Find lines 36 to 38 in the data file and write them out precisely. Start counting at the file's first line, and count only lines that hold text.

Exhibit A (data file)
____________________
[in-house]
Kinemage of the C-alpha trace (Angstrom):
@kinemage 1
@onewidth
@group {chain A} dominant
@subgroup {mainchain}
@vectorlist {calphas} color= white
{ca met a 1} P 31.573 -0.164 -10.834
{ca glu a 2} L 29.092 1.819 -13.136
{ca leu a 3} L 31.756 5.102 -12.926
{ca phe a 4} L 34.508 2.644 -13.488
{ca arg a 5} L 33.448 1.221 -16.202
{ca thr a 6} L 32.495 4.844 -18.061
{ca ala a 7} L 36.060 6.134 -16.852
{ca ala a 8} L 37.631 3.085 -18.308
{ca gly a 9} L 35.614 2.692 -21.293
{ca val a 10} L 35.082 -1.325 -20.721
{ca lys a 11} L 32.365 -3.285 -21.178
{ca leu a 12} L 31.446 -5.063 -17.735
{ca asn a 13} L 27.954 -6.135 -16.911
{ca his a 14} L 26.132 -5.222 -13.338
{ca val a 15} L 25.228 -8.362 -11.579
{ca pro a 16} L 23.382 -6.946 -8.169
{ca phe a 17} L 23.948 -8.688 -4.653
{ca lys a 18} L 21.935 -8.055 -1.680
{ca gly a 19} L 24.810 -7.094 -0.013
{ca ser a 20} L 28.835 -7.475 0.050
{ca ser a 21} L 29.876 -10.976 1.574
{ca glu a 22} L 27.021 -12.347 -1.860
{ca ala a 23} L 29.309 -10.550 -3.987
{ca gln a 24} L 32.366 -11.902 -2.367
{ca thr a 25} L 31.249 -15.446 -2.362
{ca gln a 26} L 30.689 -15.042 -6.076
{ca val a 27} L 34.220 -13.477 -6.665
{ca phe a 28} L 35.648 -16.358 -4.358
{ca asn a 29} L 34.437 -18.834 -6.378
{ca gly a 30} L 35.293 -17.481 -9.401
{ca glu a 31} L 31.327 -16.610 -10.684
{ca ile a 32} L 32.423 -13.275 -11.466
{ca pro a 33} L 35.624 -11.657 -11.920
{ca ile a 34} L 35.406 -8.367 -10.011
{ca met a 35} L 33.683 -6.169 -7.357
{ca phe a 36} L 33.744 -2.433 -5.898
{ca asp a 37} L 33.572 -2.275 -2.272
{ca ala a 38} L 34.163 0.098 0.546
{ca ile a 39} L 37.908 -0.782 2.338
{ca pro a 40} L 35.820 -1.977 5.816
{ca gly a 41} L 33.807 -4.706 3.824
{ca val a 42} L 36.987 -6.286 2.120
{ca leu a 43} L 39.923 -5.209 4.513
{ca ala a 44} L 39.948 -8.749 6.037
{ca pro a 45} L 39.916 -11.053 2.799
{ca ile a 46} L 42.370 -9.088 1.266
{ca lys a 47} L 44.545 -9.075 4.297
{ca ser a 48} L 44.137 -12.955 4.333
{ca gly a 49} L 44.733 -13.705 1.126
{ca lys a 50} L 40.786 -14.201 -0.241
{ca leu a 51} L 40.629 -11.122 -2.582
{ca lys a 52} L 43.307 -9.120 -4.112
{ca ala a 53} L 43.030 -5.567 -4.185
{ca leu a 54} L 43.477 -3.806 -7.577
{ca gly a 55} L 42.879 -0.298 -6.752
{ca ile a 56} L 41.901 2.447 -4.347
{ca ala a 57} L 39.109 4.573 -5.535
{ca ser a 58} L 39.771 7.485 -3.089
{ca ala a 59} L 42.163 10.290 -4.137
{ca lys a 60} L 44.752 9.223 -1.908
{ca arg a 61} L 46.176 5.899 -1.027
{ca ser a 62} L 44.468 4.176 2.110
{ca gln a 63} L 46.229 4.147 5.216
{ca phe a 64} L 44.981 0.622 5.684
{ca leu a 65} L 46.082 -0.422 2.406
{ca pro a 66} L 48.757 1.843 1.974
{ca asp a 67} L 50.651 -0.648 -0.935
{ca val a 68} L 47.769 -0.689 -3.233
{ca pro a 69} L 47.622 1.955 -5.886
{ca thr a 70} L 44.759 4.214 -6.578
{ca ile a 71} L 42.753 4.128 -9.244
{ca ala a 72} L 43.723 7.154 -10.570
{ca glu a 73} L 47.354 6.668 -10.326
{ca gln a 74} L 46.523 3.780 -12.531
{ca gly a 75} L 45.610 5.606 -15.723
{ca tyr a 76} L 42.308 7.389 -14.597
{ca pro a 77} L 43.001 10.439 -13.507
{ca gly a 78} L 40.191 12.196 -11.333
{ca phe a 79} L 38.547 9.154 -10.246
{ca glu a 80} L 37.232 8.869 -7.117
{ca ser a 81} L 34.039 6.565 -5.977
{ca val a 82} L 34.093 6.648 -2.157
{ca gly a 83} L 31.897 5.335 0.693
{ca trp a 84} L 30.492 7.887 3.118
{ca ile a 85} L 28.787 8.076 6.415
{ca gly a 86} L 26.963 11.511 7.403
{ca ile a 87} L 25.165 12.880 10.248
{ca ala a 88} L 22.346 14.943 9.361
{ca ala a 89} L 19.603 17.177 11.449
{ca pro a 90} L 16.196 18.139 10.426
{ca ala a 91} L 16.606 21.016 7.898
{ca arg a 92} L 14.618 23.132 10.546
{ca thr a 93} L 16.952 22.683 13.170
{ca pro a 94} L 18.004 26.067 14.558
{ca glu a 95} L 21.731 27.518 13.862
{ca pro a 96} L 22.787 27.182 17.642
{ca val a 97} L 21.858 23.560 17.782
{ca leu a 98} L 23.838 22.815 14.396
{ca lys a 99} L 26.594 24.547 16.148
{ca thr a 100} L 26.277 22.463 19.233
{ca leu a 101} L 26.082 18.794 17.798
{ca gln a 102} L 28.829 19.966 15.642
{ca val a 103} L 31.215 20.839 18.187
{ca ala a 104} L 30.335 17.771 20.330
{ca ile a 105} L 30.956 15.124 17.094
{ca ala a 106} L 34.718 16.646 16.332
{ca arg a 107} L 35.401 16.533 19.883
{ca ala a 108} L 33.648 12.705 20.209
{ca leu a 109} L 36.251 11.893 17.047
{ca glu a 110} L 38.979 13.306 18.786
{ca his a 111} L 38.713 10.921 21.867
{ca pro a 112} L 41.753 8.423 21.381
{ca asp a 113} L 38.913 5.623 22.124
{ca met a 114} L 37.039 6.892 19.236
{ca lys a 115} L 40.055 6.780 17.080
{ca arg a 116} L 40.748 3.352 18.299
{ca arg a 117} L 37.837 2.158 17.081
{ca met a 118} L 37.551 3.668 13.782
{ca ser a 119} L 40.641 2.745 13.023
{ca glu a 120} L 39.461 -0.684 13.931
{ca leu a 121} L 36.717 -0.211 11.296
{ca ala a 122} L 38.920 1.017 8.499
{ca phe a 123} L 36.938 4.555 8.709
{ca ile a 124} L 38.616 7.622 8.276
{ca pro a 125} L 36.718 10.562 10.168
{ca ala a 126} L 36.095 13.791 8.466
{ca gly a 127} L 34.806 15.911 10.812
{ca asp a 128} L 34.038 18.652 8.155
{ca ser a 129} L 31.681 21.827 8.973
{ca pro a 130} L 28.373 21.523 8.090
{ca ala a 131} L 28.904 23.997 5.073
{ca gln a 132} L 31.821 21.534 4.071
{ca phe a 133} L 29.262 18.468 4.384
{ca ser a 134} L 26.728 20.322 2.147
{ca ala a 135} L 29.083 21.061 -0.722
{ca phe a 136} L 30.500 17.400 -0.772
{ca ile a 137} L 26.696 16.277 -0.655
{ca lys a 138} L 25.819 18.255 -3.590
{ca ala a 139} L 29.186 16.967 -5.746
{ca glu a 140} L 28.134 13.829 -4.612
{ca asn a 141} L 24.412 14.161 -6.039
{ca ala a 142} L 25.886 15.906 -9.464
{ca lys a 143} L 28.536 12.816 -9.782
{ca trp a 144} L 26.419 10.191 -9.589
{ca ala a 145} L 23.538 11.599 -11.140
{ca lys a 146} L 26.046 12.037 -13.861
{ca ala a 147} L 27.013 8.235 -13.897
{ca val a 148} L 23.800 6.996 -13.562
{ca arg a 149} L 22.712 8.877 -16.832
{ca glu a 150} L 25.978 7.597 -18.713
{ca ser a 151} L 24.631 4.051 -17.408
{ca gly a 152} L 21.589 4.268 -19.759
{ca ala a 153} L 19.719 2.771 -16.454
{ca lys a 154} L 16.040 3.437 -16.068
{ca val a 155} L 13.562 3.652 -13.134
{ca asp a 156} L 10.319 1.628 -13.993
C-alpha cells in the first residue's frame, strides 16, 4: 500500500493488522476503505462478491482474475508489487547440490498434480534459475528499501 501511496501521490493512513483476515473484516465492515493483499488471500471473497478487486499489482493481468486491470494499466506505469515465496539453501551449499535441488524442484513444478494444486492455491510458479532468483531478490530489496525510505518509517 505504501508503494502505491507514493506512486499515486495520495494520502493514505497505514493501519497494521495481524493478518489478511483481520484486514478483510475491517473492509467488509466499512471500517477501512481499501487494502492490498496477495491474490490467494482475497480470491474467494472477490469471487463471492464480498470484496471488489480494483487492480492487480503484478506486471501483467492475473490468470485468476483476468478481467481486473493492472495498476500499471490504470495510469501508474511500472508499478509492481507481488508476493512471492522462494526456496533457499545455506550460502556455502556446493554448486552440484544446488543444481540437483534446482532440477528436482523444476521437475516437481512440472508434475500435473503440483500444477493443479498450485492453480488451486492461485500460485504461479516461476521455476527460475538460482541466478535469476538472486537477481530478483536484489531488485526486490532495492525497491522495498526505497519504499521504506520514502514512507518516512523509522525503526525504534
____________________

{ca asn a 29} L 34.437 -18.834 -6.378
{ca gly a 30} L 35.293 -17.481 -9.401
{ca glu a 31} L 31.327 -16.610 -10.684